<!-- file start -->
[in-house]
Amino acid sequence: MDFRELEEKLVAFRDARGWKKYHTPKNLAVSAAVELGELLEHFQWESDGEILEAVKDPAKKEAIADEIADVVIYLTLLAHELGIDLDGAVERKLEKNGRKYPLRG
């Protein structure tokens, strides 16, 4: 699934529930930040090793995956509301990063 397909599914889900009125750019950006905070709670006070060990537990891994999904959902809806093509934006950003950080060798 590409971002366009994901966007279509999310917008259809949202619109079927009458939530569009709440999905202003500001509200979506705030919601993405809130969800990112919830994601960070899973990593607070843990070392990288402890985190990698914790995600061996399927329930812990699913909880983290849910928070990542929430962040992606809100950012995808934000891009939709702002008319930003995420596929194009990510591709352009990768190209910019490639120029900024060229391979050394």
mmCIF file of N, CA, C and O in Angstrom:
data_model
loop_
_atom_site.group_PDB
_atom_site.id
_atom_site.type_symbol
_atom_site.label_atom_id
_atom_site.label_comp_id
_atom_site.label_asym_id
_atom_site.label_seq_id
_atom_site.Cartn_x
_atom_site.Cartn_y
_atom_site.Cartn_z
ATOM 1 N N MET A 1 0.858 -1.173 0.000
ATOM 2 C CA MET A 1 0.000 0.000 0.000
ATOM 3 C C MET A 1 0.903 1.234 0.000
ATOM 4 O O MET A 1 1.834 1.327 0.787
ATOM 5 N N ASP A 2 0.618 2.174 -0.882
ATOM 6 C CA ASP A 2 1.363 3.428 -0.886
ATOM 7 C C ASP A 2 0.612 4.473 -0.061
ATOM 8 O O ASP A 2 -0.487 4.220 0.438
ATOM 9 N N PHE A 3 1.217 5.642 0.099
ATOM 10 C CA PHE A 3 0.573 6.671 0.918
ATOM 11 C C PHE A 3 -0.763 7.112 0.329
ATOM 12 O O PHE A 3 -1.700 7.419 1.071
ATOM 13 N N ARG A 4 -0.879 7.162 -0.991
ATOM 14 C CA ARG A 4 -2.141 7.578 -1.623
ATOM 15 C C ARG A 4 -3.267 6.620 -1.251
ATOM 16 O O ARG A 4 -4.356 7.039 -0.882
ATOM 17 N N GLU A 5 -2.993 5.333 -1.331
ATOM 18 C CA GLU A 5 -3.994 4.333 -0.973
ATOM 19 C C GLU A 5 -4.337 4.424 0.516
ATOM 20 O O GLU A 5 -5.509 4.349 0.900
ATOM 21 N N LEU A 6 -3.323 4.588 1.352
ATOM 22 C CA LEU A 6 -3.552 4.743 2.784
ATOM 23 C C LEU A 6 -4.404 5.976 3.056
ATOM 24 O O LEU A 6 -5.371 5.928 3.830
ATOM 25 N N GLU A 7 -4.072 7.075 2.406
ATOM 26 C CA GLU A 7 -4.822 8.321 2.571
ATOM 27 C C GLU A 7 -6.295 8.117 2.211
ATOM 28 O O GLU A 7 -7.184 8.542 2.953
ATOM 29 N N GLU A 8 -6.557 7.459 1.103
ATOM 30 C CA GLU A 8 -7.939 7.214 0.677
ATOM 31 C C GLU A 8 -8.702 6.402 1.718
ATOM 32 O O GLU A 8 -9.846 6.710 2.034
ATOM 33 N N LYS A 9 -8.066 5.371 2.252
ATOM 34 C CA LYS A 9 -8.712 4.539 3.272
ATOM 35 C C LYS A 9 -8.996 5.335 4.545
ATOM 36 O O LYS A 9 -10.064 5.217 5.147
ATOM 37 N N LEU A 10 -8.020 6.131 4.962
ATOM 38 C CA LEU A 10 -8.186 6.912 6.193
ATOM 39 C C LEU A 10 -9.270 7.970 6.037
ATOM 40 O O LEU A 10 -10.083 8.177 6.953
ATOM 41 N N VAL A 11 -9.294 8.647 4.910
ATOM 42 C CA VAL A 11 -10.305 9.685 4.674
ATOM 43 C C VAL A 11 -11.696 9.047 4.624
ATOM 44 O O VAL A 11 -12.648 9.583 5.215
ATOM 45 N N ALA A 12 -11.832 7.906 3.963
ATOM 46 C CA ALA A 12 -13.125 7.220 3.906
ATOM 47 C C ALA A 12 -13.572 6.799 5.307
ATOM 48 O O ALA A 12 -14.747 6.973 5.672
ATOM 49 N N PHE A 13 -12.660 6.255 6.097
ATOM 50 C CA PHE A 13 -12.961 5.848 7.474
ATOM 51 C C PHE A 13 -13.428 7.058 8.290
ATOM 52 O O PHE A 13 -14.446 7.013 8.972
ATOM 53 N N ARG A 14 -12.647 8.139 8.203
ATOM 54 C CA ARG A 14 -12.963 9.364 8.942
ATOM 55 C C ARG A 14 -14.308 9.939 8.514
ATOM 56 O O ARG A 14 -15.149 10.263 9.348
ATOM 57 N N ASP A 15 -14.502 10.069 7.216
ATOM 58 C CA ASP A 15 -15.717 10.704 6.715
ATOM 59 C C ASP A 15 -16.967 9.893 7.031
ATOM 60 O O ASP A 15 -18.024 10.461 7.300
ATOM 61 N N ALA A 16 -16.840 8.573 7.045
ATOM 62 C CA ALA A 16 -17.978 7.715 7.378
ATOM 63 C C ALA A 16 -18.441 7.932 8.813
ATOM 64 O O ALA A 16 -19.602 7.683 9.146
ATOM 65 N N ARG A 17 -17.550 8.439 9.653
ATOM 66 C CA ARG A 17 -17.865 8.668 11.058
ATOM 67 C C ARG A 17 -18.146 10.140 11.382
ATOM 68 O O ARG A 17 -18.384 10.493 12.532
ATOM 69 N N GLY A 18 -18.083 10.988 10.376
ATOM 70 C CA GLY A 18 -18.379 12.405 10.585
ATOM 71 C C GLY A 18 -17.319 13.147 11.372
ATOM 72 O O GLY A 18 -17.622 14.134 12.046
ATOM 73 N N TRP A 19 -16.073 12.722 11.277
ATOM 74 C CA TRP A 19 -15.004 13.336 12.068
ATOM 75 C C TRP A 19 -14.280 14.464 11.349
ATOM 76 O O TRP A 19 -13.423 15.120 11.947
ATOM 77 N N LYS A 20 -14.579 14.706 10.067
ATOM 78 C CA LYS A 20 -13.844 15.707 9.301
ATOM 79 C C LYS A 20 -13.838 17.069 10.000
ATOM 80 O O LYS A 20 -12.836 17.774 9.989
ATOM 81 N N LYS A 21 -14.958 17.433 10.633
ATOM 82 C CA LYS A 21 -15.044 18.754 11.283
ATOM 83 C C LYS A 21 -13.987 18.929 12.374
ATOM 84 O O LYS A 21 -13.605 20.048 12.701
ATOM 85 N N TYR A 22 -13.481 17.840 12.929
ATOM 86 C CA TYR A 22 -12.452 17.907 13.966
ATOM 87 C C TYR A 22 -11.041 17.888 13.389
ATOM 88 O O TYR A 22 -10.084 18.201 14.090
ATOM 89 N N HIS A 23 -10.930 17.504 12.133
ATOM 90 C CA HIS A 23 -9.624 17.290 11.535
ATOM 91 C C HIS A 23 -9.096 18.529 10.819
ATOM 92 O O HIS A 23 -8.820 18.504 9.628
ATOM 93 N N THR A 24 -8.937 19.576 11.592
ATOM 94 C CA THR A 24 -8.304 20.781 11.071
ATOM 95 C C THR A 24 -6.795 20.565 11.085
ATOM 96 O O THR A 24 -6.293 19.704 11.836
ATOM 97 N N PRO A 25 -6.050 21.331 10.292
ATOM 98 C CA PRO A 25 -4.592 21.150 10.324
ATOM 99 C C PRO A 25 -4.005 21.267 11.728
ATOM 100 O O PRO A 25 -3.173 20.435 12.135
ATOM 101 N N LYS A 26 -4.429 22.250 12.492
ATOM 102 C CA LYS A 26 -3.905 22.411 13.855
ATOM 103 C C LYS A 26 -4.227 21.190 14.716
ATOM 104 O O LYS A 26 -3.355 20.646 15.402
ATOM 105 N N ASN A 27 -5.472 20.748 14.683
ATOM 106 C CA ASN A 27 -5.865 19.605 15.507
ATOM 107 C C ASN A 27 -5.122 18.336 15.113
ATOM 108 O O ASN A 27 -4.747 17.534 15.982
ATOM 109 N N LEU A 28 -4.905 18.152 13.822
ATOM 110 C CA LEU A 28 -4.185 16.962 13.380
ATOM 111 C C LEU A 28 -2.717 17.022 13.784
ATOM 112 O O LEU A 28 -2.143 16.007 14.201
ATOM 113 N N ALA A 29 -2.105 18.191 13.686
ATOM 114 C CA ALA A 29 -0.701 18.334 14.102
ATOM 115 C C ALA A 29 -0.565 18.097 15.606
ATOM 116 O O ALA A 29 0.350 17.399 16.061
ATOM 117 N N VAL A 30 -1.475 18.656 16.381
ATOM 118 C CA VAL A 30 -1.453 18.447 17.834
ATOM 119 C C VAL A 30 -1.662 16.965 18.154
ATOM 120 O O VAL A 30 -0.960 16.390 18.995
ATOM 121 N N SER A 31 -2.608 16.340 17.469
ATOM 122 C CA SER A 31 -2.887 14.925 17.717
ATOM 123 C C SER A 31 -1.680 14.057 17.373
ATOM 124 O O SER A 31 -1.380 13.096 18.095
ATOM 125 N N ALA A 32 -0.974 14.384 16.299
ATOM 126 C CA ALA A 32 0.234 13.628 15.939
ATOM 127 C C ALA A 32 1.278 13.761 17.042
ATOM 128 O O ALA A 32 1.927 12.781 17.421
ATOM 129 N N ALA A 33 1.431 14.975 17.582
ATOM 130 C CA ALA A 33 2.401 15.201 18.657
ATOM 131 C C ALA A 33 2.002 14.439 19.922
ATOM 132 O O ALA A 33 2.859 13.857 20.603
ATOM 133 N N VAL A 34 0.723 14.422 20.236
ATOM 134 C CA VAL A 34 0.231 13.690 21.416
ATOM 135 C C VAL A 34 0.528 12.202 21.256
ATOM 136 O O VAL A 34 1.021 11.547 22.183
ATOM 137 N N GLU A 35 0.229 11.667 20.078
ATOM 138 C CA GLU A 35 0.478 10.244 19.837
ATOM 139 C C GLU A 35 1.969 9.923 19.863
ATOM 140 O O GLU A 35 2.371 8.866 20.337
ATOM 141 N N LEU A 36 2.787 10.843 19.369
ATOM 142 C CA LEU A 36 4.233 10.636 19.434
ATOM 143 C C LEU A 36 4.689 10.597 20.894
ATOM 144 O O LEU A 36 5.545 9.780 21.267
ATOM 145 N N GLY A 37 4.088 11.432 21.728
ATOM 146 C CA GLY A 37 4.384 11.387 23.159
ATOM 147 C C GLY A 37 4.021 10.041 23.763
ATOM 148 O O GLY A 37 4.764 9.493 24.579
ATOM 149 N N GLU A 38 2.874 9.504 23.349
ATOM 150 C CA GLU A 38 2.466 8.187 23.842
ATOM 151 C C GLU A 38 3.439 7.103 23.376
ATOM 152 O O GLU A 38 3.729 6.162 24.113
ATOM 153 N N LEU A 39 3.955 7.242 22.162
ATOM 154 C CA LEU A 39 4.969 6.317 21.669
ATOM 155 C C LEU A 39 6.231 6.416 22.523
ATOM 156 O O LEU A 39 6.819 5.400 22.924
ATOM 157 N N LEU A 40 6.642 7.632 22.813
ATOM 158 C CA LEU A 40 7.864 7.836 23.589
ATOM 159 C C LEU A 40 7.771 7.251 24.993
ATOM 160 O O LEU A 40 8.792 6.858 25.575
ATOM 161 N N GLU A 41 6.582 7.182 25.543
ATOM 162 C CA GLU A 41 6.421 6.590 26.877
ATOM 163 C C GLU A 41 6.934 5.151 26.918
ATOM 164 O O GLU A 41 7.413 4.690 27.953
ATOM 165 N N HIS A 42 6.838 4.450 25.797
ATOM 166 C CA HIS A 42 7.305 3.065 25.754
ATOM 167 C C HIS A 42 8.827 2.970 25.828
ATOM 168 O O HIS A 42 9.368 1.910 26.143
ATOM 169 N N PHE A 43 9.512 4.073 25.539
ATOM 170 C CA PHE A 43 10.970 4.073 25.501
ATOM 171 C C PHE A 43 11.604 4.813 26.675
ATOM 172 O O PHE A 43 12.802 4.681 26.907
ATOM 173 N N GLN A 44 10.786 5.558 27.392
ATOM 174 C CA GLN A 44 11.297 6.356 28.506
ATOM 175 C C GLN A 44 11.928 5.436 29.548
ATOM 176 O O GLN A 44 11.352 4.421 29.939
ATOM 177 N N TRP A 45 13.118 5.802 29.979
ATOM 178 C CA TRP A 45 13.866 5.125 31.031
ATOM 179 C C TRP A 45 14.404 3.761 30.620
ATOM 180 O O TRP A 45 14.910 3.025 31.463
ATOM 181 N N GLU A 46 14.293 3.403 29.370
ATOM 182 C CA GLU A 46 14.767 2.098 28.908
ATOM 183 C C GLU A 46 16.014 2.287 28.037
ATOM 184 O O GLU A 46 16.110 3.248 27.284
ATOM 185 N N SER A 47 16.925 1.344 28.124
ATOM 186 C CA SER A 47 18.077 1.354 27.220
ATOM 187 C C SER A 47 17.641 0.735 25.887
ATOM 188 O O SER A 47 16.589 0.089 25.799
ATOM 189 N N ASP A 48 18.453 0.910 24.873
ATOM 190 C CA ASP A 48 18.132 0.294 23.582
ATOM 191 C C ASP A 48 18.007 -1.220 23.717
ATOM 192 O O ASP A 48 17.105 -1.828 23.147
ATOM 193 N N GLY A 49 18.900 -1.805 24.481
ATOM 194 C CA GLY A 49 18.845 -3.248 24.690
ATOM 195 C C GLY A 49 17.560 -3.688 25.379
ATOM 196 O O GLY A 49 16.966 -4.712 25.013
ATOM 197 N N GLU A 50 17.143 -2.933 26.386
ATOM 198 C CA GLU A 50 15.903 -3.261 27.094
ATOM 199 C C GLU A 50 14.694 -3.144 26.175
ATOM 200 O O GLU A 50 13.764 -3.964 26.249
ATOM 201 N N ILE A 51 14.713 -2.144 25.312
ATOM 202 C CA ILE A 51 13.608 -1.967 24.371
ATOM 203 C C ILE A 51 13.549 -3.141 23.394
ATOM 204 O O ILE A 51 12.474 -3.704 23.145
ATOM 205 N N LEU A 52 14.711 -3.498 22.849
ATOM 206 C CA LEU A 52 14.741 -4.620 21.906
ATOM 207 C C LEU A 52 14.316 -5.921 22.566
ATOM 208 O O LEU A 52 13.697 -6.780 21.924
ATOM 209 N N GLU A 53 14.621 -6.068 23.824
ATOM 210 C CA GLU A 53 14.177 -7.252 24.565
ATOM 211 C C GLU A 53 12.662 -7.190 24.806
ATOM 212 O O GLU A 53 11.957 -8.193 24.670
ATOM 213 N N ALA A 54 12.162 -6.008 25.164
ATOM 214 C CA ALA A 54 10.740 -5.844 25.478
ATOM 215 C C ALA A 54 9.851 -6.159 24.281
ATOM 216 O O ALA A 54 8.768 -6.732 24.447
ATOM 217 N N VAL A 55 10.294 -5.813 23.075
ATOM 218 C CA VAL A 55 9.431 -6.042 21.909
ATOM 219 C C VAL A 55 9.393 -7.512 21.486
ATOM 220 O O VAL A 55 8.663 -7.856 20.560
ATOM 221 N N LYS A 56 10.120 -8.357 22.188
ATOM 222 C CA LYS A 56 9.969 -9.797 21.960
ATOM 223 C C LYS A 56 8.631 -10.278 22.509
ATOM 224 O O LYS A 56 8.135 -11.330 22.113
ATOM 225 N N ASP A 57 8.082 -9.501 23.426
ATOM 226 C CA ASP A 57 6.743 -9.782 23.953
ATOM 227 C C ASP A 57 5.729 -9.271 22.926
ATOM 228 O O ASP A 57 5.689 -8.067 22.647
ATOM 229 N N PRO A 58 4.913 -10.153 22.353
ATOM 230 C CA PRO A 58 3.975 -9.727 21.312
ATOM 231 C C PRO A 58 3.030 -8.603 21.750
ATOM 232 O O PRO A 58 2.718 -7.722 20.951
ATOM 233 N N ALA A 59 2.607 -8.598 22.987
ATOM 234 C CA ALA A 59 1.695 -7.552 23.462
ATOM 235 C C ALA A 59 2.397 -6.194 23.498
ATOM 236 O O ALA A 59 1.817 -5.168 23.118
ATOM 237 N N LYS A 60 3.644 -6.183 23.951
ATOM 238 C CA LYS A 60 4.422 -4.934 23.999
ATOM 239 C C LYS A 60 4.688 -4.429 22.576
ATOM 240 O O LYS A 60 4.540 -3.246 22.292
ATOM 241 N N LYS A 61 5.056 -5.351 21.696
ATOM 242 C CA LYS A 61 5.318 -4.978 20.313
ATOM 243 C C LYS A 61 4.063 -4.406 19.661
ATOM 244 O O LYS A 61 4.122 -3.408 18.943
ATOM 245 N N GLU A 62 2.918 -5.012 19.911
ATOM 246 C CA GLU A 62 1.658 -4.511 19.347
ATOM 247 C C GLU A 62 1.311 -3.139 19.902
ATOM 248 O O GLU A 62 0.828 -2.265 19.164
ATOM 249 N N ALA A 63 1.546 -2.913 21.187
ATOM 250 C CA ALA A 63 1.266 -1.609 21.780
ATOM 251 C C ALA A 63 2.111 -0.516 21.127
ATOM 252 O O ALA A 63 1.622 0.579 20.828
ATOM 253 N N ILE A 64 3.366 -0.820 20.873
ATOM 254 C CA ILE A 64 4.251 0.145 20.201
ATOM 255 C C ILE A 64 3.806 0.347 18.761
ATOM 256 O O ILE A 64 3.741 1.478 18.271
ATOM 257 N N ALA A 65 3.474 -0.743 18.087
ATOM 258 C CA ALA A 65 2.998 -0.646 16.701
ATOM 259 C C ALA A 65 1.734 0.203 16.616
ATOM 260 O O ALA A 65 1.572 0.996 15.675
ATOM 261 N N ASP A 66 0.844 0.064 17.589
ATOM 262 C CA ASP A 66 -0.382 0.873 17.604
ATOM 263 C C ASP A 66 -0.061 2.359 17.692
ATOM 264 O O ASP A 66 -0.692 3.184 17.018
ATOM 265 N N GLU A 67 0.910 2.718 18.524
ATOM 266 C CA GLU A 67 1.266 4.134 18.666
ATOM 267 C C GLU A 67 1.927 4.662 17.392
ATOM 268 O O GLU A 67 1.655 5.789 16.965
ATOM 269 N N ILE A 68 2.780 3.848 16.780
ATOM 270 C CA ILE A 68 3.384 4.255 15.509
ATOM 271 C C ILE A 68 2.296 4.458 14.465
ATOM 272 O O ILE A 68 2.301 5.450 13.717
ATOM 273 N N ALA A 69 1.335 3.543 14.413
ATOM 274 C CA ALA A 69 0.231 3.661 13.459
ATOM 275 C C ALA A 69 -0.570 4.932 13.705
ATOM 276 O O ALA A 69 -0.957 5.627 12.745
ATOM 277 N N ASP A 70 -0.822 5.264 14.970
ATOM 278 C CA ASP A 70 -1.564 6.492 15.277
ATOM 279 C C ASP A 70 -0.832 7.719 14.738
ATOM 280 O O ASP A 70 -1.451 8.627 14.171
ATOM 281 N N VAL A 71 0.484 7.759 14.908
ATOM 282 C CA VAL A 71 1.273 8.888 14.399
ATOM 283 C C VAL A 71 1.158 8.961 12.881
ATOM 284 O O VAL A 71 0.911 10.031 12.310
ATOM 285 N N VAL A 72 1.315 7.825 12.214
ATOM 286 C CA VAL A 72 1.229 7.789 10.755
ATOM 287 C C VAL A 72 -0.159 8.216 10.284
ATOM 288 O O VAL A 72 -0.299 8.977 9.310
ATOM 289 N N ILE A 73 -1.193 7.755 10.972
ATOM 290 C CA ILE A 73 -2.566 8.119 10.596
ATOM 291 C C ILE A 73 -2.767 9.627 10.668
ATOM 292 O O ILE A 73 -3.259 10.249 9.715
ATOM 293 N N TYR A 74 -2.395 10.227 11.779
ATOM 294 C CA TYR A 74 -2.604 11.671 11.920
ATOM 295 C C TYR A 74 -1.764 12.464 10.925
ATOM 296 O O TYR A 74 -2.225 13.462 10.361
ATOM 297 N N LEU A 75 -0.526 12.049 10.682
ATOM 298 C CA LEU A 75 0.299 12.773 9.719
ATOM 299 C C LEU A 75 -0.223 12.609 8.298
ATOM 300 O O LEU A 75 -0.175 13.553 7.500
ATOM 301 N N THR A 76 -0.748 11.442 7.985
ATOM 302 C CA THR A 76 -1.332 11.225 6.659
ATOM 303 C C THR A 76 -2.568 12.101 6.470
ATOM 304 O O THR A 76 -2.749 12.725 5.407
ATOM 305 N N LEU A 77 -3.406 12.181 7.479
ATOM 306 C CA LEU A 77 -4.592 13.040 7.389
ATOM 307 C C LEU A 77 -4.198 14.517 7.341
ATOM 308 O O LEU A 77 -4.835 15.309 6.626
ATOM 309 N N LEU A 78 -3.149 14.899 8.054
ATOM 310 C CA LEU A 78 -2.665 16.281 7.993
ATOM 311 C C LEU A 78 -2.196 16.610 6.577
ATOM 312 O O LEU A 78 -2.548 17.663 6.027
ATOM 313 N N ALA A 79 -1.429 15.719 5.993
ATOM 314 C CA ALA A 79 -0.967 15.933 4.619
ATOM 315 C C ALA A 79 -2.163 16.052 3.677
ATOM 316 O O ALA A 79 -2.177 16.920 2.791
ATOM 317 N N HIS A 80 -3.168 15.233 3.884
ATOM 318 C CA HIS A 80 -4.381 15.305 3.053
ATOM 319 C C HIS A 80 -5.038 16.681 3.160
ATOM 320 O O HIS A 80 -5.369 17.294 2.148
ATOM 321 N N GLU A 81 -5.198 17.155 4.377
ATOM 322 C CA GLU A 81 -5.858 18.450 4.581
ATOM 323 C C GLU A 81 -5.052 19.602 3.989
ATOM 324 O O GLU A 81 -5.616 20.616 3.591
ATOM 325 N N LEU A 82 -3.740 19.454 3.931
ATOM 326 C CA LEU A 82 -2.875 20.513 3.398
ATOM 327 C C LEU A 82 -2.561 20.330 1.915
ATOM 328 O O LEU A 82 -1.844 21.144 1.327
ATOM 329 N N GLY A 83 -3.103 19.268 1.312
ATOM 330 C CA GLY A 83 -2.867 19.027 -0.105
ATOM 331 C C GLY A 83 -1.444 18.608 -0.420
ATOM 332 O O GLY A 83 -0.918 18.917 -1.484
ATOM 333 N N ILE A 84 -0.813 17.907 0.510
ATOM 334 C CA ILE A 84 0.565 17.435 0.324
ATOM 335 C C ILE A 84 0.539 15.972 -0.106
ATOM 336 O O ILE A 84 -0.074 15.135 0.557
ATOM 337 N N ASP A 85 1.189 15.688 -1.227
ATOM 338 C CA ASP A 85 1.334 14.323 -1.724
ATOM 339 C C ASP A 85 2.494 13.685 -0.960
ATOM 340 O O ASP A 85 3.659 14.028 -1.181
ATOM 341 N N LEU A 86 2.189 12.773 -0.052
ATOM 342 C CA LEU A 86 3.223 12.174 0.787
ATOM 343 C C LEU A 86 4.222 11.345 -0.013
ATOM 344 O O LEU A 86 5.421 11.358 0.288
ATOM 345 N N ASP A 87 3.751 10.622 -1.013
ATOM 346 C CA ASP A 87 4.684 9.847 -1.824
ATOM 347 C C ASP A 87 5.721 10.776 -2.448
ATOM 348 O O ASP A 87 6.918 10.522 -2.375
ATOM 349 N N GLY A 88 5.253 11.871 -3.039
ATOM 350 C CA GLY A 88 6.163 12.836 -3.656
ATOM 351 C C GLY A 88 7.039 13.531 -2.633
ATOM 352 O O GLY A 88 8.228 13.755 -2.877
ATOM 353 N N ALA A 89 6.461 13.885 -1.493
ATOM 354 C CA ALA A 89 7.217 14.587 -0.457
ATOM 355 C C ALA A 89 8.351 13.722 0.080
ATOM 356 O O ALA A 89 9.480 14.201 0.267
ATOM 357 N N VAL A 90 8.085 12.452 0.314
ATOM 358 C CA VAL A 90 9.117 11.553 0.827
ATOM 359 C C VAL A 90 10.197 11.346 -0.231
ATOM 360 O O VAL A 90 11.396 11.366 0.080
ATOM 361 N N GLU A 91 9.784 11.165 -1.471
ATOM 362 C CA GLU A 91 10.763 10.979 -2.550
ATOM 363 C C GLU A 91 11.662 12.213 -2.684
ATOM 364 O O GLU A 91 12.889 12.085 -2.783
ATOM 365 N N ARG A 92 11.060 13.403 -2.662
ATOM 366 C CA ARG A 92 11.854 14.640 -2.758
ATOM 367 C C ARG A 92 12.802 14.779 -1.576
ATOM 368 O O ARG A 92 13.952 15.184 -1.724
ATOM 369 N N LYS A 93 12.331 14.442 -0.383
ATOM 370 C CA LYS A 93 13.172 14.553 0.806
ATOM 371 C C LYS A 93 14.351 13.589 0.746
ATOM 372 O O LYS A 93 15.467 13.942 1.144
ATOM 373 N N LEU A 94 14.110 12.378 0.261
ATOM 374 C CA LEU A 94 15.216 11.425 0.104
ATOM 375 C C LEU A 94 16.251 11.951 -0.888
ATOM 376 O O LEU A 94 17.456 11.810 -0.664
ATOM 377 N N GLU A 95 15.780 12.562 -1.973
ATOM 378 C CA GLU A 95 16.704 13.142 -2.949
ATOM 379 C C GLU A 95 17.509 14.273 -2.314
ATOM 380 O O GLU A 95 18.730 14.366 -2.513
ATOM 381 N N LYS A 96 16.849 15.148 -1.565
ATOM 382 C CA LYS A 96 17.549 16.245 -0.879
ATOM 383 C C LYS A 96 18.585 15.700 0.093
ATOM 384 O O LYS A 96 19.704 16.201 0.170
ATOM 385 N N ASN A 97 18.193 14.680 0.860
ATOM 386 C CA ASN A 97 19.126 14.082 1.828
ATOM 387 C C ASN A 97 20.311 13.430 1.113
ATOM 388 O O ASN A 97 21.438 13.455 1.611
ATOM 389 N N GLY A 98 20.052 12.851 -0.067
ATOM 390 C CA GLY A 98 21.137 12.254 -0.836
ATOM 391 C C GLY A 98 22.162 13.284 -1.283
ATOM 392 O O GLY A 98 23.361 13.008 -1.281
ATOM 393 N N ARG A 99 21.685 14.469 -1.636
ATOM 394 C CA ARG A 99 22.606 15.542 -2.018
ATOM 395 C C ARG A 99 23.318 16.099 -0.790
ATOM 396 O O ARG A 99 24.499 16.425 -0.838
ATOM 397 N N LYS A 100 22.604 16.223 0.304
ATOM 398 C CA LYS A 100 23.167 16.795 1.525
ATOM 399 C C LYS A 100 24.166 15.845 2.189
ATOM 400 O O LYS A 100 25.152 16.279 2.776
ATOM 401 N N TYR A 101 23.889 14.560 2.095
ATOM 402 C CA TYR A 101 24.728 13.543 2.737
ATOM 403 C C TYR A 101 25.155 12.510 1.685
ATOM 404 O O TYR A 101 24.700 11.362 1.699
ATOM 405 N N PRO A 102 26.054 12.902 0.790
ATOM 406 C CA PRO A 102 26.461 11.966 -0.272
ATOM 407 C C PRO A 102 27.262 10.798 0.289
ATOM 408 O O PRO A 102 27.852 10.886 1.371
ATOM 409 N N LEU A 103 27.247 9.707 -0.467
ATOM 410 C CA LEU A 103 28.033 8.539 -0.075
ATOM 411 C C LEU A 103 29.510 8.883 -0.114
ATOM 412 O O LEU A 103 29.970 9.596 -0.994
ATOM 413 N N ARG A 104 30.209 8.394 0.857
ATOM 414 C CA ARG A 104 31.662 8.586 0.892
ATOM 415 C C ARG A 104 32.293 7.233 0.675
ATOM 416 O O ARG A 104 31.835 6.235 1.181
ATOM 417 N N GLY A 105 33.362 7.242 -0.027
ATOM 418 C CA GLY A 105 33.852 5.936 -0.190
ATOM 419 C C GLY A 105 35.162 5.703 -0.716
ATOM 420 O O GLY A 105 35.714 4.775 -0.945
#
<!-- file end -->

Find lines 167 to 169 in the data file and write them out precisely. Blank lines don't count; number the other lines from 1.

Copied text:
ATOM 151 C C GLU A 38 3.439 7.103 23.376
ATOM 152 O O GLU A 38 3.729 6.162 24.113
ATOM 153 N N LEU A 39 3.955 7.242 22.162